Most Human Cells in a Chimera. Ullstein bildGetty Images Scientists have created a human-mouse chimera with 4 percent human cells—the most of any chimera to date.While the embryos showed traces of human cells in most kinds of tissue, including the heart and liver, their germline tissue (which goes on to become sperm or eggs) contained none.Their work was published in the journal Science Advances.
Scientists at the University at Buffalo and the Roswell Park Cancer Institute have bred a new form of human-mouse chimera with the highest incidence of human cells ever recorded. Chimeras are organisms made up of a mixture of genetically different tissues—in this case, mouse cells and human stem cells. The team published its work in the journal Science Advances. Two weeks after the researchers injected human stem cells into the developing mouse embryos, one of the newborn mice exhibited 4 percent human cells—a major advance, considering human and animal cells don't typically jive well. The Case for Making Chimp-Humans.
It is a bit of a stretch, but by no means impossible or even unlikely that a hybrid or a chimera combining a human being and a chimpanzee could be produced in a laboratory.
After all, human and chimp (or bonobo) share, by most estimates, roughly 99 percent of their nuclear DNA. Introducing 'dark DNA' – the phenomenon that could change how we think about evolution. DNA sequencing technology is helping scientists unravel questions that humans have been asking about animals for centuries.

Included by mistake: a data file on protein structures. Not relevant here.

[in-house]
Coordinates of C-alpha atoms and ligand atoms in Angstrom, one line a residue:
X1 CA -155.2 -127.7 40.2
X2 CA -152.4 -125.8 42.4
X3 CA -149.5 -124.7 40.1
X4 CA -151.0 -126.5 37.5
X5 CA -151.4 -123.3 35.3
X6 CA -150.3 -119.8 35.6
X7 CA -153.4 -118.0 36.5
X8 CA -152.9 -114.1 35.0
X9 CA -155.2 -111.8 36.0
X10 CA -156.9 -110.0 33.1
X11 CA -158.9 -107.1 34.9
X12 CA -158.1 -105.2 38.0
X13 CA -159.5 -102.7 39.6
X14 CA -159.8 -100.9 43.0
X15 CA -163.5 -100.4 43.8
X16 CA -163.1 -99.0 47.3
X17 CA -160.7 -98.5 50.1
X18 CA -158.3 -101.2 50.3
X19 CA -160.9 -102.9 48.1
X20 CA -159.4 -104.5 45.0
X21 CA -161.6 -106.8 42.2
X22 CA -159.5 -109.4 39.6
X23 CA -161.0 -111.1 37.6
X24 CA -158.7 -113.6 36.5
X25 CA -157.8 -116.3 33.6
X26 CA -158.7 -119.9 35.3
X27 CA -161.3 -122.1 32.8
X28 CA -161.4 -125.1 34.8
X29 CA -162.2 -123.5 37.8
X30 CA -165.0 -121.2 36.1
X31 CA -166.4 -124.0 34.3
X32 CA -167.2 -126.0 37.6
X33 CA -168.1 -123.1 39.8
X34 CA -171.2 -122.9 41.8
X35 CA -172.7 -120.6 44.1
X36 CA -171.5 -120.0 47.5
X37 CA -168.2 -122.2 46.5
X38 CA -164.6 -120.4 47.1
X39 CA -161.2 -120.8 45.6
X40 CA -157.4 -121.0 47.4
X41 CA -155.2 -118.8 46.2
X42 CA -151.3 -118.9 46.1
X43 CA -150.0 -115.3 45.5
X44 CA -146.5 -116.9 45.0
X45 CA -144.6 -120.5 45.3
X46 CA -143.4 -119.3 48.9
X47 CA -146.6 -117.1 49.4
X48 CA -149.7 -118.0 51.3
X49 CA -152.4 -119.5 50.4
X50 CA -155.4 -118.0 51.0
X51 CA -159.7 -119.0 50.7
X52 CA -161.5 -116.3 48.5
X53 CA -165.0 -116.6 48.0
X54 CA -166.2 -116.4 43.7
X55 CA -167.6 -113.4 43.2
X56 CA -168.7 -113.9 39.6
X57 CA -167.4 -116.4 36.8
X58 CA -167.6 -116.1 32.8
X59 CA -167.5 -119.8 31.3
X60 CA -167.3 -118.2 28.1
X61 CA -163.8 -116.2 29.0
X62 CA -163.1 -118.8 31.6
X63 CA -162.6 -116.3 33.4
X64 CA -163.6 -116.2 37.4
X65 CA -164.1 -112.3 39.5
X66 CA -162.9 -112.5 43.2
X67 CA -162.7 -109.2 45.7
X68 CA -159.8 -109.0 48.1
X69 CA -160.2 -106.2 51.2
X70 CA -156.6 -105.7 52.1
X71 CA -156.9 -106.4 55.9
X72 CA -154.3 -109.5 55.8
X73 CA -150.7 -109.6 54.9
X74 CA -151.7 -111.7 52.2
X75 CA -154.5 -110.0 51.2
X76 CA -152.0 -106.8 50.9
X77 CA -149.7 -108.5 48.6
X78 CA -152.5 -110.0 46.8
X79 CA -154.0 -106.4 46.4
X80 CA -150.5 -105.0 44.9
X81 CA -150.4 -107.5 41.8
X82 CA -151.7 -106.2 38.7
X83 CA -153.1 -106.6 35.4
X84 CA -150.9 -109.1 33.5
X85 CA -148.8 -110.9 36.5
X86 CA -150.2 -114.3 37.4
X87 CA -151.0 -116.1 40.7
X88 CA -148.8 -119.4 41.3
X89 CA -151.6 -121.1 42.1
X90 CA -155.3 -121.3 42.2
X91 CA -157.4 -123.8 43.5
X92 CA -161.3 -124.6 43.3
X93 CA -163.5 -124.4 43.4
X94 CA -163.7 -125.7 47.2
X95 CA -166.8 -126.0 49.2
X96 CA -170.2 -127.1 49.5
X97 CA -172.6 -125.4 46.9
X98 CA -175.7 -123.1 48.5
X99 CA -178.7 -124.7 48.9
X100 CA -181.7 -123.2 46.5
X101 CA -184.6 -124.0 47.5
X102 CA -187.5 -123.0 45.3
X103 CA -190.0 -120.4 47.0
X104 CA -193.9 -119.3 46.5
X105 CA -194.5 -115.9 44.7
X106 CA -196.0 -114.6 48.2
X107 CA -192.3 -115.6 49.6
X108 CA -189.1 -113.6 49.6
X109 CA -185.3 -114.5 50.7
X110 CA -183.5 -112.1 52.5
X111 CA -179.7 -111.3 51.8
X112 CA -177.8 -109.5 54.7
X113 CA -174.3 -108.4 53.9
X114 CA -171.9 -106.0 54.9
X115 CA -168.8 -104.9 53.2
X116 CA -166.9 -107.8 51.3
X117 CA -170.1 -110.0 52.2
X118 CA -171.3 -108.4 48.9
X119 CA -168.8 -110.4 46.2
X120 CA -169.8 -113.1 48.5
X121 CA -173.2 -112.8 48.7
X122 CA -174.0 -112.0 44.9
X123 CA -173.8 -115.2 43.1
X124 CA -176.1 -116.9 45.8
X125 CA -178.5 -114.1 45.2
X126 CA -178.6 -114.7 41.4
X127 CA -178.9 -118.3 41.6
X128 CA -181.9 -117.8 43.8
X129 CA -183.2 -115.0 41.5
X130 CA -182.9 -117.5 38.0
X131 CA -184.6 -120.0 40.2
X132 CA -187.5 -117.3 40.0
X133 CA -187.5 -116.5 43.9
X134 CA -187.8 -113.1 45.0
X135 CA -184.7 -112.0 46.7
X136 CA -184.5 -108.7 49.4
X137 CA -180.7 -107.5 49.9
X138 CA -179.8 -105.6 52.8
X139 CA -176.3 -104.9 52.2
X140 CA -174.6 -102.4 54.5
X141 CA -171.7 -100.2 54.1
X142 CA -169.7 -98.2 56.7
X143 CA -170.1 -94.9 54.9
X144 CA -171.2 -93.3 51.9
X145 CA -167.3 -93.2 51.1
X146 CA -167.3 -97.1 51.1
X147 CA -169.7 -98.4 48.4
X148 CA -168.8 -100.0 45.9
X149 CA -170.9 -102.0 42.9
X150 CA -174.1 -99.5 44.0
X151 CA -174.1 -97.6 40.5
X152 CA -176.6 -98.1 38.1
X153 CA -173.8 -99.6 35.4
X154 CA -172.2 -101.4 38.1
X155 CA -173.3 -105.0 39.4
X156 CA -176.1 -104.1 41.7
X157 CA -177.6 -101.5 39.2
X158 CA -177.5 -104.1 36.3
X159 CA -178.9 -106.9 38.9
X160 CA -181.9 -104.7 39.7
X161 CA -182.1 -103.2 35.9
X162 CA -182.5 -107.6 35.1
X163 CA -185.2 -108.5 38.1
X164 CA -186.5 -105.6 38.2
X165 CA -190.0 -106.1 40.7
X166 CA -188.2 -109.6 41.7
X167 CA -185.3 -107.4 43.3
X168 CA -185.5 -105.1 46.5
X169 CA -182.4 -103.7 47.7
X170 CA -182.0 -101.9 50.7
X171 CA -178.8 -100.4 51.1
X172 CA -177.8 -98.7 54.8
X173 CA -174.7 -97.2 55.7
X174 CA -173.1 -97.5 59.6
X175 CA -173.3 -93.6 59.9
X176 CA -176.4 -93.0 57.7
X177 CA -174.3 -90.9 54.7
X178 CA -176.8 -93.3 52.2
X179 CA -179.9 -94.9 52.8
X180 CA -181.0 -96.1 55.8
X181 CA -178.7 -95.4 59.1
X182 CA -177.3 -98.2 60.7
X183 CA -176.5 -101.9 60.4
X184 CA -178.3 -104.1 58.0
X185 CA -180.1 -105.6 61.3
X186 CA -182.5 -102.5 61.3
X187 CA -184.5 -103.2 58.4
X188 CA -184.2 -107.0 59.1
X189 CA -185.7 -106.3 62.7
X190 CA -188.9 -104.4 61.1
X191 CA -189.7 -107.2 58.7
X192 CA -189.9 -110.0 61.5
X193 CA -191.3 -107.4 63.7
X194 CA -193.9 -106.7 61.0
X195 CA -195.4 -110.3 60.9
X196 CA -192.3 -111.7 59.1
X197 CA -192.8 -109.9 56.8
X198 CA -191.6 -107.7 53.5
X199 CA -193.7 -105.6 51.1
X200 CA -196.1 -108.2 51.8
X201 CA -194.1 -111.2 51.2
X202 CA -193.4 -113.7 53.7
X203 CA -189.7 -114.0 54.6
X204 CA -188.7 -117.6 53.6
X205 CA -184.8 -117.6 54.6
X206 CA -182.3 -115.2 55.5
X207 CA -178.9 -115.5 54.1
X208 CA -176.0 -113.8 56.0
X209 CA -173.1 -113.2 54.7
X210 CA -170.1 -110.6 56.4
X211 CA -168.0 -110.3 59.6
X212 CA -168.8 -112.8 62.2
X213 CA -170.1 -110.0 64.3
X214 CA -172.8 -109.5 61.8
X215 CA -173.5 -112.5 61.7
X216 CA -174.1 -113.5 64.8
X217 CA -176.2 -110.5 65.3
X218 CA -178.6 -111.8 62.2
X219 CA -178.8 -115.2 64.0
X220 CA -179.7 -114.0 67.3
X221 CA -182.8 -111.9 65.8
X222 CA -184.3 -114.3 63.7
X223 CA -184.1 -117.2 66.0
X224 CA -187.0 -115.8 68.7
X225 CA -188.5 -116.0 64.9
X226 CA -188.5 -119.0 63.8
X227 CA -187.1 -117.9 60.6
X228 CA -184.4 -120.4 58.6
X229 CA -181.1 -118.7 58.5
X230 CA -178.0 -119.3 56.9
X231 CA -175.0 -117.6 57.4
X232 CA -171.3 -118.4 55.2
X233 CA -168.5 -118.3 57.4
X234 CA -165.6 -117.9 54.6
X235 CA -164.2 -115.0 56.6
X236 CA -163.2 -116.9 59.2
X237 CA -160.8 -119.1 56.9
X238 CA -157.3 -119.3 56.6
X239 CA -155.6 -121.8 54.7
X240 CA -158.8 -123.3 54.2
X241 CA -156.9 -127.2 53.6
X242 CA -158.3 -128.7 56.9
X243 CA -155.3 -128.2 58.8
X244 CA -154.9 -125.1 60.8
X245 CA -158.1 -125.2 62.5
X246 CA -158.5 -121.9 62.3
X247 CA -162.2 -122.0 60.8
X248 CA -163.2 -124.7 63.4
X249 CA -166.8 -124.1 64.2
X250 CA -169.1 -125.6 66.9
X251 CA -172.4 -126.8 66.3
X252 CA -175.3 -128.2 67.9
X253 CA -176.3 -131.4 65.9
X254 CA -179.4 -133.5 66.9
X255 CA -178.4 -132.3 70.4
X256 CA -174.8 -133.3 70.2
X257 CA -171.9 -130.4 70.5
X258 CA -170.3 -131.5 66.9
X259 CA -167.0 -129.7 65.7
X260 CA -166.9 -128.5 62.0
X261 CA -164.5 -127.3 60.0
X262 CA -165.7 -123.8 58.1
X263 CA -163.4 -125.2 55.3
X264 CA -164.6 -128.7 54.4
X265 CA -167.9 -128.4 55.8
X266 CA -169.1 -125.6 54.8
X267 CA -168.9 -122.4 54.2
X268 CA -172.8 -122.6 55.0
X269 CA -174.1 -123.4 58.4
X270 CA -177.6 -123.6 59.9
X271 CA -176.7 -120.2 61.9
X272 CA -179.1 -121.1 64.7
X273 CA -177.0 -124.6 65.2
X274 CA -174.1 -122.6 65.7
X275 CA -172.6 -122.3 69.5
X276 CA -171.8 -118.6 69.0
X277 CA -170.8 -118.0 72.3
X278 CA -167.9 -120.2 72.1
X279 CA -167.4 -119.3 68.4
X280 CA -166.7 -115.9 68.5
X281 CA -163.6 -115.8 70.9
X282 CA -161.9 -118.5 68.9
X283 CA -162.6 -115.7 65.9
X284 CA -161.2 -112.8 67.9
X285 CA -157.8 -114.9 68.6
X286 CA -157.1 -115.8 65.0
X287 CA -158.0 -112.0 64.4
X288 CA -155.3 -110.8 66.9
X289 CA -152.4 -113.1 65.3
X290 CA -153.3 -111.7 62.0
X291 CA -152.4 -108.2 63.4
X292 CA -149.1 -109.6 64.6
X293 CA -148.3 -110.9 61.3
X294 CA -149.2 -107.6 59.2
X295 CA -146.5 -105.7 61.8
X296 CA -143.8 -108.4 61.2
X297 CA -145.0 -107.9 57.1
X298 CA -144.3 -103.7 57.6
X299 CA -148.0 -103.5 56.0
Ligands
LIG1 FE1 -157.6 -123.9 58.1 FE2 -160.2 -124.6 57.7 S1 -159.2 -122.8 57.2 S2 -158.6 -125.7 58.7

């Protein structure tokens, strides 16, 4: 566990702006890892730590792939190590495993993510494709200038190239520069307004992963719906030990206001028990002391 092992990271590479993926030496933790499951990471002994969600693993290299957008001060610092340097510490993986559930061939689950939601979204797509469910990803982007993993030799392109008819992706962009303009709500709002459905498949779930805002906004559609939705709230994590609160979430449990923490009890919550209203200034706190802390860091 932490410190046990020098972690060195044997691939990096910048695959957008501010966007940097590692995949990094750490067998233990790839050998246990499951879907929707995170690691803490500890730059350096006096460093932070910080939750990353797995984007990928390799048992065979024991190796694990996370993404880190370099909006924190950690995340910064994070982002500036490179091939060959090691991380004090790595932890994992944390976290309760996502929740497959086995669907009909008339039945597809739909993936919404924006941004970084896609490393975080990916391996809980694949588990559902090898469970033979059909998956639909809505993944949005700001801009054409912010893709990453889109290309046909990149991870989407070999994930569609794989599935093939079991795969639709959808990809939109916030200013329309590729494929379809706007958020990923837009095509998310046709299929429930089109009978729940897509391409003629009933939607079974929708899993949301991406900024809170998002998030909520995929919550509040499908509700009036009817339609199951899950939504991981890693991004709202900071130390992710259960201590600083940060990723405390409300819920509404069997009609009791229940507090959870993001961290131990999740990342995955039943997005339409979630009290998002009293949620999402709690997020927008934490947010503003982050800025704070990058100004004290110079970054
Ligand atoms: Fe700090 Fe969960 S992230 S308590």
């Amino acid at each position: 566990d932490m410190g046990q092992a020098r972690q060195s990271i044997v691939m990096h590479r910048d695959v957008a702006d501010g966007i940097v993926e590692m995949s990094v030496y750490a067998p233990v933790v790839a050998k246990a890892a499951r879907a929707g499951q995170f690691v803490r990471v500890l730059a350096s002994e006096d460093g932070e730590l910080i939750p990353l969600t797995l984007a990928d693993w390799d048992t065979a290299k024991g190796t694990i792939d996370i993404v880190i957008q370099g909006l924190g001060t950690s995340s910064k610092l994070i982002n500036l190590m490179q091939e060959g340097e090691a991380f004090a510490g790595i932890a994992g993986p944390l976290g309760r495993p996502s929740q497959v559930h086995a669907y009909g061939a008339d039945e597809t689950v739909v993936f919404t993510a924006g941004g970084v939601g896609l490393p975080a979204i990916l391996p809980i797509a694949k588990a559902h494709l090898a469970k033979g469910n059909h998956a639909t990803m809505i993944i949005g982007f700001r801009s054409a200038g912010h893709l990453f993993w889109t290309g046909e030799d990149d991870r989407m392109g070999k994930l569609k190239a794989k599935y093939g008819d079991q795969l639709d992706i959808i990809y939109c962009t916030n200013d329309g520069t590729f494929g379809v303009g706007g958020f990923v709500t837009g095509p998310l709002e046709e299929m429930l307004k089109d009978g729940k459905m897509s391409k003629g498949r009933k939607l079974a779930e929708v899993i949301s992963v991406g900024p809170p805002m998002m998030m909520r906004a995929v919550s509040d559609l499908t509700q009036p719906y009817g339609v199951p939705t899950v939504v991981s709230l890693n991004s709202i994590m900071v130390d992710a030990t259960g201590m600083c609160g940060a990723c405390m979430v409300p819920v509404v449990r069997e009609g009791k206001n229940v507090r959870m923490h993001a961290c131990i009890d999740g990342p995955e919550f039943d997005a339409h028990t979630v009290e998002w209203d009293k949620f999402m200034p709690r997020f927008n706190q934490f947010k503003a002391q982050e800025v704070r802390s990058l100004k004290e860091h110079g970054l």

By mapping out animal genomes, we now have a better idea of how the giraffe got its huge neck and why snakes are so long. Genome sequencing allows us to compare and contrast the DNA of different animals and work out how they evolved in their own unique ways. But in some cases we’re faced with a mystery. Some animal genomes seem to be missing certain genes, ones that appear in other similar species and must be present to keep the animals alive.
These apparently missing genes have been dubbed “dark DNA”. The creator of the pig-human chimera keeps proving other scientists wrong. A JOLLA, Calif. — It was the salamanders.
Chinese scientists genetically engineer purple rice rich in antioxidants. Plain white rice is pretty nutritionally empty, so if you want something a little healthier, it's probably worth sticking to other varieties like black or red rice.
But there may soon be another option after Chinese scientists genetically engineered purple rice that is rich in antioxidants and may reduce the risk of cancer and heart disease. The added health benefits of the new rice are thanks to the increased levels of anthocyanins. Not only do these compounds boost antioxidant activity, which is linked to reduced risks of cancer, heart disease and diabetes, they also give foods like blueberries and red grapes their eye-catching coloration.